Written by: Charlotte Outram
Horses have faithfully served man for millennia. Great empires have been built on horseback, and horses have helped to win wars and were the forerunners of modern mechanised agriculture. Humans owe early-day travel and communication to horses, and it is fair to suggest that they have helped to shape who modern man is today.
For this reason Offbeat Safaris feels that it is only right to celebrate the Day of the Horse this Sunday, 13th December, as we operate mobile horseback safaris in Kenya, so owe our business to the horse in Africa.
Modern horses are part of the family Equidae. And the earliest known genus of the Equidae family lived 55 to 45 million years ago. By about one million years ago, members of the one-toed genus Equus (Latin for “horse”) were found across Africa, Asia, Europe, and the Americas, in enormous migrating herds.
All surviving species of the family Equidae are members of this single genus, Equus. Here is a list of a horse of a different colour in Africa – the zebras.
– Equus burchellii is the plains zebra, common zebra, or Burchell’s zebra. This species lives in east and Southern Africa, from southern Sudan, Ethiopia, and Somalia, south to southeast Congo, southern Angola, northern Namibia and Botswana, and South Africa.
–Equus grevyi is the Grevy’s zebra or imperial zebra. It lives in Ethiopia, Somalia, and Kenya.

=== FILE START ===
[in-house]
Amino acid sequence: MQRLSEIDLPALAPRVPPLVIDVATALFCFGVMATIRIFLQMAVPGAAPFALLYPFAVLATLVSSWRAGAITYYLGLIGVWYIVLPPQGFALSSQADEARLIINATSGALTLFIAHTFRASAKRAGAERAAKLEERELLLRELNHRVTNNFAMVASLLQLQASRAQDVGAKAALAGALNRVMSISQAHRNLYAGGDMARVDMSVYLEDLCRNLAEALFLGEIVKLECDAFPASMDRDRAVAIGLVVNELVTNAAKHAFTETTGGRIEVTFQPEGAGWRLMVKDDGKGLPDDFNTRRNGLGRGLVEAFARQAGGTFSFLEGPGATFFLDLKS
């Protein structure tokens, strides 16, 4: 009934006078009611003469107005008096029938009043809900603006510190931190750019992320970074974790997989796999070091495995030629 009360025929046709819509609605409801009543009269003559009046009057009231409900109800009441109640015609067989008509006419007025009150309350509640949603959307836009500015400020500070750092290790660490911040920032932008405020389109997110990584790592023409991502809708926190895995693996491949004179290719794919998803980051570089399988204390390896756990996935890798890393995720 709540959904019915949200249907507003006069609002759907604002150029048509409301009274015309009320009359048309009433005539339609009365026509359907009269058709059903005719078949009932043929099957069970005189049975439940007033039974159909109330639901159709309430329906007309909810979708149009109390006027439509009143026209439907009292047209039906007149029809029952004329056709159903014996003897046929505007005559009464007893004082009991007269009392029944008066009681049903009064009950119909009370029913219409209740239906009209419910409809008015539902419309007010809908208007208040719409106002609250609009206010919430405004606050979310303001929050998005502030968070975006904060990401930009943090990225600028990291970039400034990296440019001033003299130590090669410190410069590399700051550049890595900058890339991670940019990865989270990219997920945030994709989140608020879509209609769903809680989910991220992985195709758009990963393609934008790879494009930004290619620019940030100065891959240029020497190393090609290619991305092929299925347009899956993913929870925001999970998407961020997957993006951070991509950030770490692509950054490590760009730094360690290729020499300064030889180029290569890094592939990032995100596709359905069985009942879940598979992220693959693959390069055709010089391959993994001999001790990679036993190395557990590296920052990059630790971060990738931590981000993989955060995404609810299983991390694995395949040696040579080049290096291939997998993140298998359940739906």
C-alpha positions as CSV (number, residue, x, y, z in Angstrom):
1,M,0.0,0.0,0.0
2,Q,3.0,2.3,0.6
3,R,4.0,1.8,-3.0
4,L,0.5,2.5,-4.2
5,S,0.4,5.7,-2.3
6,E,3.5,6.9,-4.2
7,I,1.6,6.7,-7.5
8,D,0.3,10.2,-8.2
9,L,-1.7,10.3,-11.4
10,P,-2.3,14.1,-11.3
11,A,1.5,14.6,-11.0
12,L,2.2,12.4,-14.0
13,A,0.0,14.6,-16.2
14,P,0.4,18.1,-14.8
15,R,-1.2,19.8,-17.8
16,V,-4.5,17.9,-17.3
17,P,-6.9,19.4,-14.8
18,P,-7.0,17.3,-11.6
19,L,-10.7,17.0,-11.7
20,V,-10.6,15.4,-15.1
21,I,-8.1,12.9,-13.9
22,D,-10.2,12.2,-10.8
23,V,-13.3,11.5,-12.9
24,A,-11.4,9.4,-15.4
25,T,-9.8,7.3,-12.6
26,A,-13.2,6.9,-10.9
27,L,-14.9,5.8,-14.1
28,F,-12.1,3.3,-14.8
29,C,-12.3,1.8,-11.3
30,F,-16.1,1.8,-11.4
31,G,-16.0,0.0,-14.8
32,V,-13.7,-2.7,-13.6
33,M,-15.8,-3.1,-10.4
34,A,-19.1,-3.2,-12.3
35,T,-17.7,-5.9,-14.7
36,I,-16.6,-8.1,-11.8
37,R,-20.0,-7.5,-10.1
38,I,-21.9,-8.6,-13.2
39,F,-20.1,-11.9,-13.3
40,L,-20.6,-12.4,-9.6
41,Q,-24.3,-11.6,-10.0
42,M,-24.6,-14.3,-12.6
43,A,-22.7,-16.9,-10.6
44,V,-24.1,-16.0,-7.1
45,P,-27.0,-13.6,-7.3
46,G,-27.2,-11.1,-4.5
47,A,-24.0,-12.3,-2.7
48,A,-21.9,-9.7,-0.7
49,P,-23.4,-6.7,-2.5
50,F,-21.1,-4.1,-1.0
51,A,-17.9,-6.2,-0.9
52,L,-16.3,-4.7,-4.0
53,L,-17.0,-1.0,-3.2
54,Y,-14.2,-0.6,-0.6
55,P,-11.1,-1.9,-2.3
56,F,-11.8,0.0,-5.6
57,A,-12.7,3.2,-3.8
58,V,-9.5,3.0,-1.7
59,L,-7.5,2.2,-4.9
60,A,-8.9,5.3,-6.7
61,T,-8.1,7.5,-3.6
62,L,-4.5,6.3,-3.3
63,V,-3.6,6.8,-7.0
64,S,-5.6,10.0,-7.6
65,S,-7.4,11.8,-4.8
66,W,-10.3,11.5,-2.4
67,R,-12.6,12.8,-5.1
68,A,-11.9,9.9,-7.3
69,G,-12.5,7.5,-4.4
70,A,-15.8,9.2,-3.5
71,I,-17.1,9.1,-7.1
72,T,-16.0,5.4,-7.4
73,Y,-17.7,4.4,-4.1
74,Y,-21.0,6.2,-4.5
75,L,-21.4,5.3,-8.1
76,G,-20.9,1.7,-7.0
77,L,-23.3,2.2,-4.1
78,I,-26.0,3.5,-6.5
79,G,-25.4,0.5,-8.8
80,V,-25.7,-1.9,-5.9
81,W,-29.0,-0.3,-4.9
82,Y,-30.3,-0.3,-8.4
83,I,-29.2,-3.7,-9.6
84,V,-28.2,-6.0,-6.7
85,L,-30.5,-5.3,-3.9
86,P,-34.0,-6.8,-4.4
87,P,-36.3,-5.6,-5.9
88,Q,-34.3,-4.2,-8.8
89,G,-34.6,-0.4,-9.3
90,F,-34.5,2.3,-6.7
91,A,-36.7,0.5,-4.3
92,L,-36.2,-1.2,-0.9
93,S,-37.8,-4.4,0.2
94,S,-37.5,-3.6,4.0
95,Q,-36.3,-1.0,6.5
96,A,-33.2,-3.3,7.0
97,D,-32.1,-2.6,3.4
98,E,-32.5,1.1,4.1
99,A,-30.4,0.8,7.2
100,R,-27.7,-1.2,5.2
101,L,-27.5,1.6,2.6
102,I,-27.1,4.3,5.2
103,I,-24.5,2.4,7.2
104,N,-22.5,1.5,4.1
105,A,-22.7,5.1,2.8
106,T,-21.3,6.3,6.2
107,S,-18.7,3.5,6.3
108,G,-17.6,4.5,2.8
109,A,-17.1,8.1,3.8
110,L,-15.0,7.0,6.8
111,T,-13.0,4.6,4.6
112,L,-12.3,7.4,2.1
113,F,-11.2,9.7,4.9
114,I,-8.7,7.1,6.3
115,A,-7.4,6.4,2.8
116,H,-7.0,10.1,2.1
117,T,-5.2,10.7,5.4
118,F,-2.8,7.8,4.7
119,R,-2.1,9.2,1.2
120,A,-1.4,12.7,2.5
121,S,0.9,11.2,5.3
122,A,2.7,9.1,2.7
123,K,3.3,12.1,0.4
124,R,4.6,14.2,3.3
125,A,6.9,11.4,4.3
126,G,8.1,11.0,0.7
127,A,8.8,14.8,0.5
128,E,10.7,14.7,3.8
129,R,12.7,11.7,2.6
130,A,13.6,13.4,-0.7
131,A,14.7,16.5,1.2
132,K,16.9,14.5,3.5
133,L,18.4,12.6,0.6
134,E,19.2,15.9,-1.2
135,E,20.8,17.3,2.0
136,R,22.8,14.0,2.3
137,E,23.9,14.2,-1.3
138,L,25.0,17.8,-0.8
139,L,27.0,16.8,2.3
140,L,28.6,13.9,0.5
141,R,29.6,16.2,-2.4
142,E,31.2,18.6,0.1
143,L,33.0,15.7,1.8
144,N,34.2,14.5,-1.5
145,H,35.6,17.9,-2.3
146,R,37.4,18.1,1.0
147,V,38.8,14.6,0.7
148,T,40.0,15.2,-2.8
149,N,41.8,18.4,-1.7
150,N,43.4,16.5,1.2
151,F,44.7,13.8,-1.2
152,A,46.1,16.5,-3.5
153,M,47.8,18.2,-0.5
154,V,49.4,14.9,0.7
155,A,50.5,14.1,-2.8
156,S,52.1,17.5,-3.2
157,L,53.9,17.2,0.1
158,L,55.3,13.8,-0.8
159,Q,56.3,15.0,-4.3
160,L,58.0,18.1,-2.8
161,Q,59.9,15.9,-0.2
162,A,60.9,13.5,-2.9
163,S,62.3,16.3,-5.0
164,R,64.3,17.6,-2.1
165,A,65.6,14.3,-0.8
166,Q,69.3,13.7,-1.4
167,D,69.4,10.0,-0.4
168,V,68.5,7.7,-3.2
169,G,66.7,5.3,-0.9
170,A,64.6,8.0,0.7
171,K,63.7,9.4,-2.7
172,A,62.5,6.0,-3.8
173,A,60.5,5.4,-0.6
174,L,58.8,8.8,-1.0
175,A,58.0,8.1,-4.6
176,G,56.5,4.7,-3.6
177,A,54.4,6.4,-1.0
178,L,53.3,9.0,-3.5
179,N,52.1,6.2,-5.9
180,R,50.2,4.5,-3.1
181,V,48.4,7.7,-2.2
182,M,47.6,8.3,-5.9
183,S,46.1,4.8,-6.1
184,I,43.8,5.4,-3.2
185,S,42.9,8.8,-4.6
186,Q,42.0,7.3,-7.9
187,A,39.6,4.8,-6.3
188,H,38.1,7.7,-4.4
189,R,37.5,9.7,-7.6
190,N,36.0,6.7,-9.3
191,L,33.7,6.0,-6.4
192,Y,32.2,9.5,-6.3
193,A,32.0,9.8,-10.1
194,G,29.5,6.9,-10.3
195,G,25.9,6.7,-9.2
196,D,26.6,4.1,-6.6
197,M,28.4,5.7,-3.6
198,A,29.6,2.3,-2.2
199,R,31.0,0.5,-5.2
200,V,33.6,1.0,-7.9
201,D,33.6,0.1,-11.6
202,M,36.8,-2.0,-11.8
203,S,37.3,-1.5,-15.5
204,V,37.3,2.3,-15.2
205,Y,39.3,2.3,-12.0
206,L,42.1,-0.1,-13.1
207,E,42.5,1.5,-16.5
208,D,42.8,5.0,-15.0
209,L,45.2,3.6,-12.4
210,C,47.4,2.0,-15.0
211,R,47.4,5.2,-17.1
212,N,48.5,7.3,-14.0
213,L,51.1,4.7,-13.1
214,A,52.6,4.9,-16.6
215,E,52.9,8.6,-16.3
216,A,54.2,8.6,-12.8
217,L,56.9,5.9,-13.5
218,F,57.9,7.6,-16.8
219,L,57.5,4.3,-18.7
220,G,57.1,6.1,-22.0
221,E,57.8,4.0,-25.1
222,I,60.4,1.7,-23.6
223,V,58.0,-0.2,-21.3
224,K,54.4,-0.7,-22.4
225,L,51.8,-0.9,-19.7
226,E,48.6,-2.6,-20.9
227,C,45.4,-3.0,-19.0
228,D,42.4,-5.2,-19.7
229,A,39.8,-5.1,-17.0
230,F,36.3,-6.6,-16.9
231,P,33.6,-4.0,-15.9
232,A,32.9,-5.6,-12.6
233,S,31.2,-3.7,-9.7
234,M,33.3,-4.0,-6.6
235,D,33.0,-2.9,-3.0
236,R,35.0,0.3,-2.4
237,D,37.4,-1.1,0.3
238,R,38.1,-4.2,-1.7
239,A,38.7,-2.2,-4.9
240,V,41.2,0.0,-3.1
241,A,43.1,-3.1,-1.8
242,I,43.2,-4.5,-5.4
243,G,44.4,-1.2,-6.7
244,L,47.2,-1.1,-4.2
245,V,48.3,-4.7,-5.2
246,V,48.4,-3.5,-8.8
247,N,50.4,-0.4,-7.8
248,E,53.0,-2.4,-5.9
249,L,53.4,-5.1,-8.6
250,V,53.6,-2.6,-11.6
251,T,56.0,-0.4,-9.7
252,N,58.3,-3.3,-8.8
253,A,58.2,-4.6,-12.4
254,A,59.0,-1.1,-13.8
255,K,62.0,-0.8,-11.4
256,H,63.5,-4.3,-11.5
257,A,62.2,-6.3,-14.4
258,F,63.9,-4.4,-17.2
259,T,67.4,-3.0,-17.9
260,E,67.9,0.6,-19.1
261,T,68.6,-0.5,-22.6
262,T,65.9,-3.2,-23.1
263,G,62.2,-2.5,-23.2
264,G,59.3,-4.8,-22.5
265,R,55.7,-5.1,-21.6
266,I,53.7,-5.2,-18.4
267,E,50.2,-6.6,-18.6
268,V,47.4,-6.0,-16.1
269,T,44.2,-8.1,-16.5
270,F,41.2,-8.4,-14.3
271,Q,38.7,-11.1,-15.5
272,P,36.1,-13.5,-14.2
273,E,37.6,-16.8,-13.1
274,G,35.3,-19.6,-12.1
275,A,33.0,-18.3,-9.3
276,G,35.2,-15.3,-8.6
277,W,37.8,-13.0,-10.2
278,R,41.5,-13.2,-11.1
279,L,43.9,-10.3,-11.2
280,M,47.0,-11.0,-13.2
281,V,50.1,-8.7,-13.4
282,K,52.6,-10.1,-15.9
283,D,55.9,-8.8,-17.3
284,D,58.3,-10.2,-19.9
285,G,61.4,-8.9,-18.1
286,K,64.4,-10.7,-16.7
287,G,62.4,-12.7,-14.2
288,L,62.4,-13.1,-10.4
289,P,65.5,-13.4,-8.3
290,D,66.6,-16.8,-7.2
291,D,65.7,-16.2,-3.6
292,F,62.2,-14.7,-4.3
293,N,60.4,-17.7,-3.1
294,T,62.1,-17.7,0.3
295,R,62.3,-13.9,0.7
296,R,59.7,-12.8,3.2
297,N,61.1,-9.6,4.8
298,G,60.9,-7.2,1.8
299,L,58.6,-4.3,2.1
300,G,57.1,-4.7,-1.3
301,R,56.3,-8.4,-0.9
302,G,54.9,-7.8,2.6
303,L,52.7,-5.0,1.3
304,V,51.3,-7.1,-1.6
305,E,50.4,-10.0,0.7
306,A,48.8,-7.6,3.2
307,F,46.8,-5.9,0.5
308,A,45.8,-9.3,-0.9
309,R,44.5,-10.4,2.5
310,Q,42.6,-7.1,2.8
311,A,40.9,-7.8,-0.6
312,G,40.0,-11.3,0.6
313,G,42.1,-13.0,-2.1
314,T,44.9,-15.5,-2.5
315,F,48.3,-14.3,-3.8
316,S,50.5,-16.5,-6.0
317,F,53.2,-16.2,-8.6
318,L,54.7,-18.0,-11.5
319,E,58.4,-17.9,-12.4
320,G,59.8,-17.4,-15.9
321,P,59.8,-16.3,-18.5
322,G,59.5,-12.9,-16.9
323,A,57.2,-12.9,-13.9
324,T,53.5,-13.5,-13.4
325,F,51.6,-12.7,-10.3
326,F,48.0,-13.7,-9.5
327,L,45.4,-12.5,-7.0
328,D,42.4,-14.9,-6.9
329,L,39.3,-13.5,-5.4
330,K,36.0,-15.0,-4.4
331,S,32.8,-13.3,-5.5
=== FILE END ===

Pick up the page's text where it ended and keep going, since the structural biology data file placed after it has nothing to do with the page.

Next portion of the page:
– Equus zebra is the mountain zebra. It resides in southern Angola, Namibia, and South Africa.
– One additional species, Equus quagga – the quagga – was formerly distributed in South Africa but is now extinct. The last individual died in captivity in 1883.
The modern species of the common horse, Equus caballus, evolved on the North American continent and migrated across the Bering land bridge into what is now Siberia. From there, horses spread across Asia into Europe and south to the Middle East and northern Africa.
The horse period in Africa is usually dated between 2000 and 1200 BC, which corresponds to archaeological research and rock art. There were two horses common to Africa. A horse introduced to Africa around 1600BC by the Hyksos, a nomadic Asian group, who invaded and consequently ruled Egypt, and a native small size horse, common to much of North and West Africa. Archaeological evidence indicates that this native horse was known to the Nubians centuries before its introduction to Egypt through the Hyksos people.
In Kenya the ancestors of these native ponies are still prevalent today and many are still sourced from Ethiopia and Somalia for use in Kenya.
By the 1960s tourism in Kenya had surged and wildlife viewing on safari was a fashionable and popular holiday. 10 years on, Tony Church, the eldest son of missionary parents, who had spend his youth exploring the bush on horseback, felt instinctively that safaris on horseback would work. He was right, and became the pioneer of horseback safaris in Kenya, using mostly Anglo-Somali ponies. Fast forward another 40 years and mobile horseback safaris have become a well-established industry of its own, and Tristan Voorspuy, one time apprentice to Tony Church, operates the highly successful Offbeat Safaris. Using thoroughbreds crossed with Irish draft and still some native ponies, these quality horses tick every box for the modern day rider.
Viewing wildlife from the back of a horse is an extraordinary experience, melting into the wilderness as if you were just another animal in the bush. It is quiet, non-inhibiting to wildlife and a supremely natural way to experience the wonders of Kenya.
For more on Horses in Africa, read: 10 of the Best Horseback Safaris in Africa